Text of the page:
"Quhereunto Angus Macdonald oy (ogha, or grandson) to the Laird of Glengarie being called to answyr, and he compeirand this day personally before the saids Lords, together with Lauchlane Macintosh, brother to the supplicant. And the saids Lords being well and throughlie advised with all that wes proponned and alledged be both the saids parteis in this mater. The Lords of Secreit Counseill, in regard of the knowne old ago and infirmitie of the old Laird of Glengarie being neir ane hundreth yeers of age; and that the said Angus Macdonald his oy (ogha, or grandson) is appearand heir of the estat, lies the management and government yairof, and is followed and ackowledged bo the haill tomicnts of the bounds, and

• Highlands and Isles, pp. 299-303.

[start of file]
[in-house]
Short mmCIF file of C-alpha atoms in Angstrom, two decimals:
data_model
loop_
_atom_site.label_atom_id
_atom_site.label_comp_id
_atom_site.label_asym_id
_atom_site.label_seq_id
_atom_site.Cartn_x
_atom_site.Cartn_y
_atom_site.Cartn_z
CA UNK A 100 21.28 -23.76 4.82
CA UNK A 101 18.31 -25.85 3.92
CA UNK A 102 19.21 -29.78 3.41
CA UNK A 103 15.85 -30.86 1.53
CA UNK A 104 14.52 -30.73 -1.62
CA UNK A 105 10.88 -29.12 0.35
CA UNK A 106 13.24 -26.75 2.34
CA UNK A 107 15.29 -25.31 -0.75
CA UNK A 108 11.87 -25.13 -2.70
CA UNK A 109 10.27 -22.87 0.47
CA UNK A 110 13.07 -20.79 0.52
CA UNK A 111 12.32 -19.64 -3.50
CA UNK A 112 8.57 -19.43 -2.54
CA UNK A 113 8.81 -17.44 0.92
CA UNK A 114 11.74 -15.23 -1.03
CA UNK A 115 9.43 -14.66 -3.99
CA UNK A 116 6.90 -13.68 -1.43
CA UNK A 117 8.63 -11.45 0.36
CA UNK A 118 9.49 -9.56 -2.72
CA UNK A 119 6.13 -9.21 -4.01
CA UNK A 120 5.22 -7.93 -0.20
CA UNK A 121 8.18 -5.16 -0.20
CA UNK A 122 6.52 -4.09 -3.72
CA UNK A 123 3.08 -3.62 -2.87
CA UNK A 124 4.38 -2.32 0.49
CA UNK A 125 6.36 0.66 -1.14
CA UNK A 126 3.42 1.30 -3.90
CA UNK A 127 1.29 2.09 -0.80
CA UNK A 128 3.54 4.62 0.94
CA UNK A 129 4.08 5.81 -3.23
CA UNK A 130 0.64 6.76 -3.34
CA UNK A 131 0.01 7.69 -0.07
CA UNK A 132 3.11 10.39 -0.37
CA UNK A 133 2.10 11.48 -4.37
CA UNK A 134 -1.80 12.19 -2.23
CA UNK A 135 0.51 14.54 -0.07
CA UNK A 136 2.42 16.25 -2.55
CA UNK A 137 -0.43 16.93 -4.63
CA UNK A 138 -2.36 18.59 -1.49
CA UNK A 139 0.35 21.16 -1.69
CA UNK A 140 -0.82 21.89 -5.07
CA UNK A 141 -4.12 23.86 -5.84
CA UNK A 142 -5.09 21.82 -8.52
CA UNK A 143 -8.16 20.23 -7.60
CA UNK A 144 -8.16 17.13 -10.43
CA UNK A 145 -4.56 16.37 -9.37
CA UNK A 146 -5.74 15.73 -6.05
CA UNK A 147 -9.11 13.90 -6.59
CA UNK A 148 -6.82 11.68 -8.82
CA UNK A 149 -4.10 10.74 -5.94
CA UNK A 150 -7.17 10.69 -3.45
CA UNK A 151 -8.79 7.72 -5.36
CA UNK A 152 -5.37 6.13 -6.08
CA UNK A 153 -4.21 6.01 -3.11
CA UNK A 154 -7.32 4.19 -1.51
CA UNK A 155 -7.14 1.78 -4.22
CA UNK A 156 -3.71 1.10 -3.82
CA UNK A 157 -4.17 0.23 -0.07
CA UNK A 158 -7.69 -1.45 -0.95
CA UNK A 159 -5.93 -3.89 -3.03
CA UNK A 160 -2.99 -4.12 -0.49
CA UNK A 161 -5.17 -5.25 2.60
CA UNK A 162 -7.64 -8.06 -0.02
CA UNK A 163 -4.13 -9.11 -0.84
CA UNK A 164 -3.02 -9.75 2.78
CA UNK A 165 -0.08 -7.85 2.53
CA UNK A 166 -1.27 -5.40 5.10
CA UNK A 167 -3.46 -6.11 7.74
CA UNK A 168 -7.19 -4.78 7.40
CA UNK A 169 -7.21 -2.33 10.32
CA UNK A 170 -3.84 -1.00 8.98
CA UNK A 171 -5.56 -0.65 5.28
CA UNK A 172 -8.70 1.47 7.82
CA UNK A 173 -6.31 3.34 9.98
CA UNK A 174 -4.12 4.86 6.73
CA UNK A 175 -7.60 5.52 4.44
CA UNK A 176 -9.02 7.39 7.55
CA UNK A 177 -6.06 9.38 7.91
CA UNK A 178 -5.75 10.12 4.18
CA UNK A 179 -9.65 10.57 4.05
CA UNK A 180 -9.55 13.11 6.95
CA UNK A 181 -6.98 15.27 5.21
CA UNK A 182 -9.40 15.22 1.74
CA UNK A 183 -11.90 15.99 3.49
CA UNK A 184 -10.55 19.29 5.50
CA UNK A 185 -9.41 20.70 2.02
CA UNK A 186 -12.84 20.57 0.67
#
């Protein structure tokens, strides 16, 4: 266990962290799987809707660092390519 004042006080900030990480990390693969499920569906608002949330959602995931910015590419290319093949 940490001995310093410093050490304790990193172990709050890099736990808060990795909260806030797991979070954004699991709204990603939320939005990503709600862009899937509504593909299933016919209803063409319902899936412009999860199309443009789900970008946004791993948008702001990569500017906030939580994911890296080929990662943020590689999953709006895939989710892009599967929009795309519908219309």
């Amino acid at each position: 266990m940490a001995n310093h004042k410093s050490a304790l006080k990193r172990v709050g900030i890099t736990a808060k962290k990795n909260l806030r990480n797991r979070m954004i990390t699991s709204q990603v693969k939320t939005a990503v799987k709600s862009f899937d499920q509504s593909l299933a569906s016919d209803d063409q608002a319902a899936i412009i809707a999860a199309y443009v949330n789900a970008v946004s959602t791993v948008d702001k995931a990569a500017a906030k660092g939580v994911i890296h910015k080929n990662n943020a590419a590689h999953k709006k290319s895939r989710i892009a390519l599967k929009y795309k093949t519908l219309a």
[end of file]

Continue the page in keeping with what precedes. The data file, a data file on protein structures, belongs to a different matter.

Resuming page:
such as hes ane dependence on his goodshir. Therefore they find that he is lyable for exhibition of the rebells foresaids, men tennants and servants, to his said goidshir, as he would have beene if his age did not excuse him. And the said Angus being personallie present as said is, and this sentence being intimate to him, and he ordained to find caution for exhibition of the saids rebells, before the saids Lords in the moneth of Junii next, and to keepe the peace in the meane time, he refused to doe the same; and therefore the saids Lords ordains him to be committed to waird within the Castell of Edinburgh, therein to remaine upon his owne expenss ay and whyll he find the said cautioun, and till he be freed and releeved be the said Lords, and siclyke ordanis lettres of intercommoning to be direct aganis the rebells foresaids."